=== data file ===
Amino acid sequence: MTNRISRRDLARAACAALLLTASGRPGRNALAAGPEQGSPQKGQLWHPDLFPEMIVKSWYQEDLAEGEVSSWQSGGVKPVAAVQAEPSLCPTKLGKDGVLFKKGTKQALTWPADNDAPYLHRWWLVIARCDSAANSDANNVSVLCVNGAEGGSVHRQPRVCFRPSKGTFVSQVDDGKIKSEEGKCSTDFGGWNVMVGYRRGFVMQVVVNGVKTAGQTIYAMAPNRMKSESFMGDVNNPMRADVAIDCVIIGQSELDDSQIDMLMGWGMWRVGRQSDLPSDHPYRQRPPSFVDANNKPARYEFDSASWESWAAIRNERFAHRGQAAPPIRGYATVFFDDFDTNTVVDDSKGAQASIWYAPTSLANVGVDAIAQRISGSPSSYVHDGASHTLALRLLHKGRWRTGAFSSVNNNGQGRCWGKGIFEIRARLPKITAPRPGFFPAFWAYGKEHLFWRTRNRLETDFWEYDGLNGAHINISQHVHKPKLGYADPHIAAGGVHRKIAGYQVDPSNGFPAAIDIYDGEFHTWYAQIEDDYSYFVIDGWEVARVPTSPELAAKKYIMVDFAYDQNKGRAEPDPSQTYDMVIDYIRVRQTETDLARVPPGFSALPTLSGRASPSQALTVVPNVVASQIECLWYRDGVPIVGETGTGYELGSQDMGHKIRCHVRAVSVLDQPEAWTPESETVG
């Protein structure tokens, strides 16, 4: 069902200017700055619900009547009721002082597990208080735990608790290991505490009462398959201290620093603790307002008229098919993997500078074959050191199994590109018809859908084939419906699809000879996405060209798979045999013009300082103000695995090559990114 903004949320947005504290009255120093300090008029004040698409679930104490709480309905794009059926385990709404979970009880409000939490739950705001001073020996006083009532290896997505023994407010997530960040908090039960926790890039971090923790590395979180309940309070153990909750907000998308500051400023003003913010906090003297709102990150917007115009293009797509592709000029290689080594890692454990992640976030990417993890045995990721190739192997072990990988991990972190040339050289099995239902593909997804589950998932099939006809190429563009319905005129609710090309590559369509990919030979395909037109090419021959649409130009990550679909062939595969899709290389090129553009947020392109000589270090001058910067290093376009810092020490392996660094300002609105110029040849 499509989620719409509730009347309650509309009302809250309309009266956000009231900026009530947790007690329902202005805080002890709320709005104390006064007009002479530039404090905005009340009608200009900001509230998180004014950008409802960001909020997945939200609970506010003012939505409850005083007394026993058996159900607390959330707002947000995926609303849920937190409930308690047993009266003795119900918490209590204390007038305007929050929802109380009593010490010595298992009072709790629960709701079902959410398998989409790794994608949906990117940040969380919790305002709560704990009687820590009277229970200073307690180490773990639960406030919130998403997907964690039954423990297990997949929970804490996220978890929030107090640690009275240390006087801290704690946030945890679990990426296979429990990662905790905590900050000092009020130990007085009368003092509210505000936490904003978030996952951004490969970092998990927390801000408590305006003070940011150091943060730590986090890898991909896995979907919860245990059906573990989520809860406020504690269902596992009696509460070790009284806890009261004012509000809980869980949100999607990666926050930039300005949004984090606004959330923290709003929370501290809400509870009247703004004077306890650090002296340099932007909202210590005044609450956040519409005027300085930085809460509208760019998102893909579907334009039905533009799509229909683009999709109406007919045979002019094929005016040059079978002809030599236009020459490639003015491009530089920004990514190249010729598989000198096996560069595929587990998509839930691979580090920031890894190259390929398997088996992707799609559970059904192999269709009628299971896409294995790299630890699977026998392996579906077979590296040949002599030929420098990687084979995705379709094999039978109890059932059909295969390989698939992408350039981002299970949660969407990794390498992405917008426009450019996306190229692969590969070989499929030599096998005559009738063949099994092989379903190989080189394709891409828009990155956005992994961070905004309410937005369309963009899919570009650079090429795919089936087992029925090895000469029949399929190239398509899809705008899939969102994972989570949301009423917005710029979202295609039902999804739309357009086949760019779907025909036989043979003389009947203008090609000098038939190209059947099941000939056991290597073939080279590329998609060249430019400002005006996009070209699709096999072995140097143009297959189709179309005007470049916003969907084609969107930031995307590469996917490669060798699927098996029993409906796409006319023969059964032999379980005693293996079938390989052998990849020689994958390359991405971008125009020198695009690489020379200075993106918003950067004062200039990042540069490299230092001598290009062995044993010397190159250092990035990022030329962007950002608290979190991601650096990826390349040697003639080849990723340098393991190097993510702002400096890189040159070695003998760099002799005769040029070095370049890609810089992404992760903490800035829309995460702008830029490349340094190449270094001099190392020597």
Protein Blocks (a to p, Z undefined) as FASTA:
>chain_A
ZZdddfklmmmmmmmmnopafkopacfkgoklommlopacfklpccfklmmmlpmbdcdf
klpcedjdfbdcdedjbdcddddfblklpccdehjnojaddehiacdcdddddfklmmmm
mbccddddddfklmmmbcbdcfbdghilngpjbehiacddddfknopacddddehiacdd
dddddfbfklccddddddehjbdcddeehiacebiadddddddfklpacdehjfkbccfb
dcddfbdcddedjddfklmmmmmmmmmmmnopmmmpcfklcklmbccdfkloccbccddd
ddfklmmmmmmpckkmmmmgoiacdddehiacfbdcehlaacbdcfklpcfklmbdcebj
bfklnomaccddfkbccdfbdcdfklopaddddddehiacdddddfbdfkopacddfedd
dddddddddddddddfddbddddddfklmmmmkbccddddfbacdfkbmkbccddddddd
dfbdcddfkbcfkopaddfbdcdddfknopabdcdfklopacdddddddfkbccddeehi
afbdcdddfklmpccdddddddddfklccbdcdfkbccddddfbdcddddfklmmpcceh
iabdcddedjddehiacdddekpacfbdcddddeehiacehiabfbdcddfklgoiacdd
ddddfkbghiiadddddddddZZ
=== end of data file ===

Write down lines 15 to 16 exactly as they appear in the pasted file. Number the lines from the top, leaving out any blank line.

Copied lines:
iabdcddedjddehiacdddekpacfbdcddddeehiacehiabfbdcddfklgoiacdd
ddddfkbghiiadddddddddZZ